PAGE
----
"A Ghost Story" is, of course, a story about a ghost. But it's also a story about love, grief and the passage of time.
The movie was written and directed by David Lowery ("Ain't Them Bodies Saints," "Pete's Dragon") and it stars Casey Affleck, first as a homebody musician, and then, after he dies, as a ghost who haunts his widow, played by Rooney Mara.
Lowery began work on “A Ghost Story” right after finishing the big-budget 2016 Disney remake of “Pete’s Dragon.” That movie featured a giant CGI dragon, so you might expect that the ghost in "A Ghost Story" would be a digitally-rendered phantom.
Instead, Lowery employed a much lower-tech device: a white sheet with two cut-out eye holes.
The Frame host John Horn spoke with David Lowery about creating "A Ghost Story."
On the genesis of the idea for "A Ghost Story":
A lot of times it's a tone, it's a feeling, like something you get out of a song ... In this case, I had a couple of things that all just came together in one spontaneous burst of writing. And I wrote the script in one sitting so it's hard for me to look back on it and say, Here was the inciting idea that led to it. But one of the things was a fight I had with my wife about where we were going to live. That was a big part of it. And then I also really loved the image of a ghost haunting one house for a really long period of time. And I really loved the idea that [the] ghost would look like someone wearing a bed sheet.
On an argument with his wife that partially inspired the film:
We had moved to Los Angeles and I wanted to move back to Texas and she wanted to stay in L.A. And it was just a classic ... you know, you kind of have those moments in your relationship where you feel a line in the sand might be about to be drawn. And we saw that line forming and backed off from it because we didn't want to reach that point. But nonetheless it felt like a very frighteningly real point in our relationship where I could see a way in which things could come to a head in a negative way. And I saw myself as the one to blame in that situation. So I felt like I needed to do some soul searching and some digging and, as a writer/director, that usually means I write a movie about it.
On working again with Rooney Mara and Casey Affleck, who'd starred in Lowery's 2013 film, "Ain't Them Bodies Saints":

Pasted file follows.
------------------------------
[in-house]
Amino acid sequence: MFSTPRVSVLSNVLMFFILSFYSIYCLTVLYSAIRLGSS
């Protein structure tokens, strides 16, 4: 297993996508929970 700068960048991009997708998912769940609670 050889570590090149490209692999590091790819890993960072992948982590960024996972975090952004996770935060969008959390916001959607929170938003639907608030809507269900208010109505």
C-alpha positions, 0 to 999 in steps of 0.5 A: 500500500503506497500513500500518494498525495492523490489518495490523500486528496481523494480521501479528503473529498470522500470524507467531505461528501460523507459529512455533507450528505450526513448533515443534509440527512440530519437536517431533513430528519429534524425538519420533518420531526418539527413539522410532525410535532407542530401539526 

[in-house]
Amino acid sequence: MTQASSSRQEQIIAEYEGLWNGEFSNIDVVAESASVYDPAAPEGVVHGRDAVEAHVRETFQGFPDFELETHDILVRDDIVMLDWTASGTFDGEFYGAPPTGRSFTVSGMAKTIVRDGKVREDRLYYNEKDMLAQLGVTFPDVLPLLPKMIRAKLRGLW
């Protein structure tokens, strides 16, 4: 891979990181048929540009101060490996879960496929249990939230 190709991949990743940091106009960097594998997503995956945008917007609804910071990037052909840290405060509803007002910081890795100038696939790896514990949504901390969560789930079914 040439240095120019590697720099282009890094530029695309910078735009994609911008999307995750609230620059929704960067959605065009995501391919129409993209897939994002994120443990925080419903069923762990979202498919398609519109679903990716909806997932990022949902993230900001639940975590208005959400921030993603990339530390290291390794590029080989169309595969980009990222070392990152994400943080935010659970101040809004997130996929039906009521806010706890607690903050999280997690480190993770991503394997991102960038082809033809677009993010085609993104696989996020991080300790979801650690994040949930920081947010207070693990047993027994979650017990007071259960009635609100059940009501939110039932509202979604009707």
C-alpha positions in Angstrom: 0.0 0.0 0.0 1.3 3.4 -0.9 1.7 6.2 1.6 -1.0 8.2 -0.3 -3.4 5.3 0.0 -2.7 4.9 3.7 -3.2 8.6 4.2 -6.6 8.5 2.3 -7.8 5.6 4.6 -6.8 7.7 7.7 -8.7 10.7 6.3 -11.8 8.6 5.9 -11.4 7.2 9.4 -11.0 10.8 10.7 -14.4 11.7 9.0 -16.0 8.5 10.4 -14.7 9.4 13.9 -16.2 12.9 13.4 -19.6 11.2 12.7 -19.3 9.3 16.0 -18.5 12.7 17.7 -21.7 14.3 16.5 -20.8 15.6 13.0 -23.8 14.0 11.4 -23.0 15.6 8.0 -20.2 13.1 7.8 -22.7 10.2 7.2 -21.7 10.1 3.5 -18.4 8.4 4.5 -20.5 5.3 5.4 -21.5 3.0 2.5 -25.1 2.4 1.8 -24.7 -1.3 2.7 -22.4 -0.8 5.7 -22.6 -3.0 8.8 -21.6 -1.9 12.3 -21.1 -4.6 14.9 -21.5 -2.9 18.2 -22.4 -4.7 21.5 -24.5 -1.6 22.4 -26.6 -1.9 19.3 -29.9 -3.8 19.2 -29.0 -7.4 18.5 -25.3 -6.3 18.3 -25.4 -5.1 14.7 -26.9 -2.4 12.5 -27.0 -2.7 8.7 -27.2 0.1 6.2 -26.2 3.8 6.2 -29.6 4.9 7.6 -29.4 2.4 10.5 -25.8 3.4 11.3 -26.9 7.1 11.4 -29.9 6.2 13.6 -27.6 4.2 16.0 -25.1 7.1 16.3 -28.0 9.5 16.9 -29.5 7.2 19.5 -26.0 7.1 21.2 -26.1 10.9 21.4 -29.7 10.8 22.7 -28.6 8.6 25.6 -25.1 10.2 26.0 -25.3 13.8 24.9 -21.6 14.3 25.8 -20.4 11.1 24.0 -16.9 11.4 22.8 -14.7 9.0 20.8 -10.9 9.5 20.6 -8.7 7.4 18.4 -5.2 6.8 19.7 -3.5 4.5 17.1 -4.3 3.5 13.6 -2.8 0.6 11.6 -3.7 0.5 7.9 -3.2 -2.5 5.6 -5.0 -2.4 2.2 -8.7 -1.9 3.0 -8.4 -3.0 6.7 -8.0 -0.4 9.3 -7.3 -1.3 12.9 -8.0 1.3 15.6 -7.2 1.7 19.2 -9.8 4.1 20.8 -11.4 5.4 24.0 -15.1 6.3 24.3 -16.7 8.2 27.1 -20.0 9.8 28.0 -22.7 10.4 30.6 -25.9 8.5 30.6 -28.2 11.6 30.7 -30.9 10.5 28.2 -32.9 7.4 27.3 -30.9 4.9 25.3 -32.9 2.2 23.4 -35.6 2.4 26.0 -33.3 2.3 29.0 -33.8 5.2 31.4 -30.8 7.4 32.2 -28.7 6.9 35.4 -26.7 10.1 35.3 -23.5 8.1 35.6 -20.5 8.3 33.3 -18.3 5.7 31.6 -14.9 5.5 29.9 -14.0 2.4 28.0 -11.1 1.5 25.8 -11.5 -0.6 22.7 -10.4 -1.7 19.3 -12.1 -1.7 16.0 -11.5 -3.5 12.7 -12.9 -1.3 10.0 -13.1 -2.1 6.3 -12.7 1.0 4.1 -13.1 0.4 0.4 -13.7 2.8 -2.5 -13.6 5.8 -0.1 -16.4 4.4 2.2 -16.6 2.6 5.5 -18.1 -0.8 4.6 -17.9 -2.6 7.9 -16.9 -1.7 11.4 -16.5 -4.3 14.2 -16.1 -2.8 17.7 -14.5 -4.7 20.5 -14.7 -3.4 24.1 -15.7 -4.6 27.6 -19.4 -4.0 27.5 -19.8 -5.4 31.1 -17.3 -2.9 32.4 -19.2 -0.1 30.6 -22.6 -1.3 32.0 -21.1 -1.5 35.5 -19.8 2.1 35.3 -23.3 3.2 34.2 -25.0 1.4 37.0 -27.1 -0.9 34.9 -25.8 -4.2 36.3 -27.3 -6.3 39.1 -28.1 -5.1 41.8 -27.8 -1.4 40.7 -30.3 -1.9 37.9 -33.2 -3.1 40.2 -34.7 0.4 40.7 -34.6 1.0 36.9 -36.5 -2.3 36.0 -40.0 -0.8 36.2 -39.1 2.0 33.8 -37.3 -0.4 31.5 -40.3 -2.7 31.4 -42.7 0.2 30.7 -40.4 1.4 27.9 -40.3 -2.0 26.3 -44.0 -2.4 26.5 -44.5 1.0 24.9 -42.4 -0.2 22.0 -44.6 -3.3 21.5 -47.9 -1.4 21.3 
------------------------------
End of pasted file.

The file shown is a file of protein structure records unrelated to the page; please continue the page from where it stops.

I wrote this with no one in particular in mind. But as soon as it was done, they were the first people I gave it to because, the characters, there's not a lot to them. We don't spend that much time with Casey and Rooney before Casey dies. And I wanted their relationship to feel profound and true and real in spite of the lack of screen time we're going to give it. And I wanted Rooney's character to feel like a real character in spite of the fact that we don't ever really get to know her that well. And so I knew that casting the two of them would imbue the film with a tremendous sense of loss when Casey's character passes away because, having worked with them, I know that their chemistry is absolutely amazing and that within 10 minutes they could create the notion that these two have been together their whole lives and are deeply in love, even though there's not that much there on screen.
On the challenge of making sure the ghost in the film didn't look too silly:
You have to remove the performance entirely, and that was something we learned as we were shooting. Initially I thought that this would be an opportunity for Casey to really do a lot of physical performing and for the audience to be able to recognize him under the sheet. And that's what we did in the early days of production ... but it just didn't work. It really just felt like a human wearing a sheet. And all of his physical traits were exaggerated by the fact that he was wearing a sheet. So all of a sudden you realize he has a very specific walk, he has a very specific way of hanging his head or his shoulders slump in a specific way. And it just was very distracting from the potential that this ghost had in any given scene ... What we realized was that we had to iron out any trace of performance and it ultimately became a three-part puppet show between Casey wearing the sheet and myself calling out very specific directions, and then our costume department — if it wasn't a full-body shot — just hanging out at his feet holding the sheet and moving it in a very specific way so that the eyes would stay symmetrical or that the folds would move just so.
To hear the full interview, click the blue player above.